Getting started in France

Our experience with assignments such as for Fíor Uisce and Colortrend is that a considerable effort will probably be required in order to find suitable and willing partners in France. The French market for food products is well served and incumbent suppliers are often well established. French tastes and preferences in food are both sophisticated and traditional. They are not as open to outside influences as would be the case in the English speaking world, although that is slowly changing. Nonetheless we have succeeded in establishing Fíor Uisce with drinks distributors in Paris and Bordeaux in 2012/ 2013.

Given the probable size of the companies we will be working with we may be looking at different channels, for example:

The premium products market (épicerie fine) where we are bringing a premium or niche product

The general food distribution market where we are promoting a competitive substitute or better quality value proposition with an Irish or British dimension

The drinks distribution channel where we are launching / promoting a branded alcohol, beer or water

We would propose to carry out initial research for our client companies to see where their product may fit into the French market. This will involve contacting potential partners in the Paris area and visiting with samples of the product. There is no better way to do this than to meet with and have the potential partner sample the product. If our client companies have marketing personnel who speak French that is obviously an advantage, otherwise we need to provide this service initially.

Our experience in drinks distribution in France is that the lead in time to get a product referenced by a distributor is a minimum of 6 months, but depending on the time of year that you commence making contact it can take more than 12 months. This is because decisions on referencing a product are generally taken once per year in the drinks distribution business.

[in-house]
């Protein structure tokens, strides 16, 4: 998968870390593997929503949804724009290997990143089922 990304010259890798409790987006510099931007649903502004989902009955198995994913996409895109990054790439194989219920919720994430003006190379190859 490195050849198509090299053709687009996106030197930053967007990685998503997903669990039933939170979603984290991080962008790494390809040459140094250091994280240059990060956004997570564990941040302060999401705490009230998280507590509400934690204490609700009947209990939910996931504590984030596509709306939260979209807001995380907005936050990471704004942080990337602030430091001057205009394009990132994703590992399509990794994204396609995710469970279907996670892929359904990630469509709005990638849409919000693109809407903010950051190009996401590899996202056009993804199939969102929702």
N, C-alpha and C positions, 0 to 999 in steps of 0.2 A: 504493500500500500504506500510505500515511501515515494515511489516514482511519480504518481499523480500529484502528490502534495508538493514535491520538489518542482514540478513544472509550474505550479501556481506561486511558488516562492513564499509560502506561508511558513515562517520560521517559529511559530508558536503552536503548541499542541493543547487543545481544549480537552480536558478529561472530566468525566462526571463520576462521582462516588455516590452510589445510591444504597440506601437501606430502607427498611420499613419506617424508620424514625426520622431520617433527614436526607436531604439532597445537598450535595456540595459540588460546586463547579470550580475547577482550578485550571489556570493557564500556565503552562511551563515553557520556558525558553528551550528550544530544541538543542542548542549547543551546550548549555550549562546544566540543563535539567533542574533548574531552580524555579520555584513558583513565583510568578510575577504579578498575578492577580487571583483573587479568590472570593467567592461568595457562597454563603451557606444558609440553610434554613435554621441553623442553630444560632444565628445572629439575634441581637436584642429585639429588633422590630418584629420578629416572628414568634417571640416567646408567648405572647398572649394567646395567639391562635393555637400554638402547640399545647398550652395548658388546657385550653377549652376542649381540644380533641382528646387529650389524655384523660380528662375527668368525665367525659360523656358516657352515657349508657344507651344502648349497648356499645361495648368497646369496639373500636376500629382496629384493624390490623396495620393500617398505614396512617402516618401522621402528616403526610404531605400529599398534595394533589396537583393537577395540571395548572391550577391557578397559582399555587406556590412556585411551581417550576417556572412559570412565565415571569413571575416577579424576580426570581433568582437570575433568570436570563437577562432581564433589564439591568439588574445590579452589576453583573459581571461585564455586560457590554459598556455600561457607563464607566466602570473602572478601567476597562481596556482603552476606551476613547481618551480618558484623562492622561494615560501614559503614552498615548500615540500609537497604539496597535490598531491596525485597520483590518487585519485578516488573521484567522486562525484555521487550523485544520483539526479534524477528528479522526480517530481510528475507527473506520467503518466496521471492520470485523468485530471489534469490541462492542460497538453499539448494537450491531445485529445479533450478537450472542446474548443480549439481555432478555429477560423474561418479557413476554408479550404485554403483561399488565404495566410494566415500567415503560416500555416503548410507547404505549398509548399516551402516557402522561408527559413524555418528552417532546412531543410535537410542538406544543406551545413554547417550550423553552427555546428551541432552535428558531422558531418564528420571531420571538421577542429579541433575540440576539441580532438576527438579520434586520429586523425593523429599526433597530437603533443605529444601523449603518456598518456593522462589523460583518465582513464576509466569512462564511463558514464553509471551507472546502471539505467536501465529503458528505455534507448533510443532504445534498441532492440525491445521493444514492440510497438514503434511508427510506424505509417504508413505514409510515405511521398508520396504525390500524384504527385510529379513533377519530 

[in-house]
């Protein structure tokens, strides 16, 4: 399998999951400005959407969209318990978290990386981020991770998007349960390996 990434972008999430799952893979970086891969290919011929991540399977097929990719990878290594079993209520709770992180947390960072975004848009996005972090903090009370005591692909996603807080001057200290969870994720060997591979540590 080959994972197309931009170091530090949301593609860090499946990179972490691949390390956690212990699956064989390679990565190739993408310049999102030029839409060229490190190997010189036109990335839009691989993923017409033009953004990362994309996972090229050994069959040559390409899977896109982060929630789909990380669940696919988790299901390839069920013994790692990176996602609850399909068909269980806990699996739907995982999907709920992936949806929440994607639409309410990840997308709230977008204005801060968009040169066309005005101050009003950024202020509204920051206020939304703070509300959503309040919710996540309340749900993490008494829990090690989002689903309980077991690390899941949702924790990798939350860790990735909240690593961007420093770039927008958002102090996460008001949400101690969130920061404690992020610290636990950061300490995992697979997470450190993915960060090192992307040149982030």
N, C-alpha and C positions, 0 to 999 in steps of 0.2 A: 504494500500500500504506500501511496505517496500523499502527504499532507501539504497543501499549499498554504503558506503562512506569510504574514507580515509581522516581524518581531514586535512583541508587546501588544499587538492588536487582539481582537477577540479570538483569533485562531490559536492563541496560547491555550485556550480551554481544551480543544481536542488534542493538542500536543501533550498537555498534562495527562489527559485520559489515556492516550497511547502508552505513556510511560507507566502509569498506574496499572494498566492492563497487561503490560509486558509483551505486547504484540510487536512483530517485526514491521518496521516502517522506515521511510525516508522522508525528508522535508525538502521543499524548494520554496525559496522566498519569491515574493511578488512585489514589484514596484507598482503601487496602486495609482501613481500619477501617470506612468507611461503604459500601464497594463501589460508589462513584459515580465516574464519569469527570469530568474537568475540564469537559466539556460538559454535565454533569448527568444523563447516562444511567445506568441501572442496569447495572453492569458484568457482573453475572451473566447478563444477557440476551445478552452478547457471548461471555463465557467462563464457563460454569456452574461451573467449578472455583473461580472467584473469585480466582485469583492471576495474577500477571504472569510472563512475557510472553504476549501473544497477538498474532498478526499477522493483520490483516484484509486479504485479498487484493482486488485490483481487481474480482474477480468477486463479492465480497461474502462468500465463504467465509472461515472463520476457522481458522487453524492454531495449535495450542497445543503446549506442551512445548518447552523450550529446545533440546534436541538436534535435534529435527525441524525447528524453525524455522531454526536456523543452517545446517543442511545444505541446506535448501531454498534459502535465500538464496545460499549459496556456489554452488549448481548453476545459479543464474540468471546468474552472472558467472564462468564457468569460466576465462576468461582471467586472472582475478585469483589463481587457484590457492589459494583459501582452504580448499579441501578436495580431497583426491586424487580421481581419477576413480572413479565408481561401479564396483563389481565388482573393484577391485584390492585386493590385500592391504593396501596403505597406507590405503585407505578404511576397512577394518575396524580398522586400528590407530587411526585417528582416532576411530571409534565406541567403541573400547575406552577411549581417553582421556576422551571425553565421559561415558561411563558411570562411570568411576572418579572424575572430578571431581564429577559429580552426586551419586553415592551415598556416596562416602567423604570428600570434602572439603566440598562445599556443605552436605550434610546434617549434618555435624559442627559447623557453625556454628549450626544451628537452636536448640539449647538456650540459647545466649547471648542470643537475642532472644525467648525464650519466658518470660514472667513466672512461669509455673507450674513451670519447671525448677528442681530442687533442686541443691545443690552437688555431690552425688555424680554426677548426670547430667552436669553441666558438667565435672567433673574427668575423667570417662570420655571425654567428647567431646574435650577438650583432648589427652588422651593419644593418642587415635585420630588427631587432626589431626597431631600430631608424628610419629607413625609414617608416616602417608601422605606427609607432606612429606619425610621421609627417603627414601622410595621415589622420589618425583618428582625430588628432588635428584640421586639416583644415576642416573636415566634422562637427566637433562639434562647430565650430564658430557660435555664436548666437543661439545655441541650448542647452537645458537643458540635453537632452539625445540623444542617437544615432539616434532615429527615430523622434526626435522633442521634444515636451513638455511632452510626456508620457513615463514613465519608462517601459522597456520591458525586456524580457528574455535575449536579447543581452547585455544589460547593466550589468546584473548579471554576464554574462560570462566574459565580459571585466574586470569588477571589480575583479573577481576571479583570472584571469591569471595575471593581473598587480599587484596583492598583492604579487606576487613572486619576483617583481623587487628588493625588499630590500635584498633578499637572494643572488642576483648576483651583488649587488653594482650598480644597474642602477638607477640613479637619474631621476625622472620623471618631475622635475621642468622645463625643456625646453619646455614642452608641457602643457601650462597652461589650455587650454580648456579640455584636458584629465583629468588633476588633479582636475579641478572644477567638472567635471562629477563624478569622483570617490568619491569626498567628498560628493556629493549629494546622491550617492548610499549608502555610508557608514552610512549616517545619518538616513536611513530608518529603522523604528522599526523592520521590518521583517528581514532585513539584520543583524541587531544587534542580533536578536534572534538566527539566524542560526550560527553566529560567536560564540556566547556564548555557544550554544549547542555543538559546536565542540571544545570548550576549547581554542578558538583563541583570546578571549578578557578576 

For food products in the premium or niche end of the market an understanding of how the French market will receive the products and in what form, where and how in advance of making approaches is critical to success. We always carry out market surveys and tastings to establish end user interest where appropriate. In the case of Fíor Uisce we enlisted the participation of over 20 diverse individuals to taste and view the product presentation and to provide input on positioning and price.

We then started making contact with distributors with the product labelling still in English. Once we had interest we discussed with the partner how best to present the product in French.

For more commodity type products we will make approaches to distributors in the markets in and around Rungis (centre of food distribution) and directly with buyers in the multiples where we already have contacts.

Our experience in France to date would indicate that business relationships are quite personal. Our approach is to demonstrate sincerity through direct dealings with the partners we already have in France. We find that direct contact is the only way. A well prepared convincing written submission is important but the relationship and the building of trust on a one to one basis is critical. The French are naturally suspicious and sometimes quite emotional. They need to be pitched and convinced. A good command of the French language is essential. They will bring up all the objections and reasons why not to do something until they start to trust the person on the other side of the table. This is the very different nature of the French culture which is more adversarial. Where our clients have some spoken French or where a channel partner is happy to do business in English we mentor and support our client in advance of and during visits to potential partners. Elsewhere we need to be the link in order to ensure continuity and a successful start. Once sales have commenced it is easier to transfer the relationship.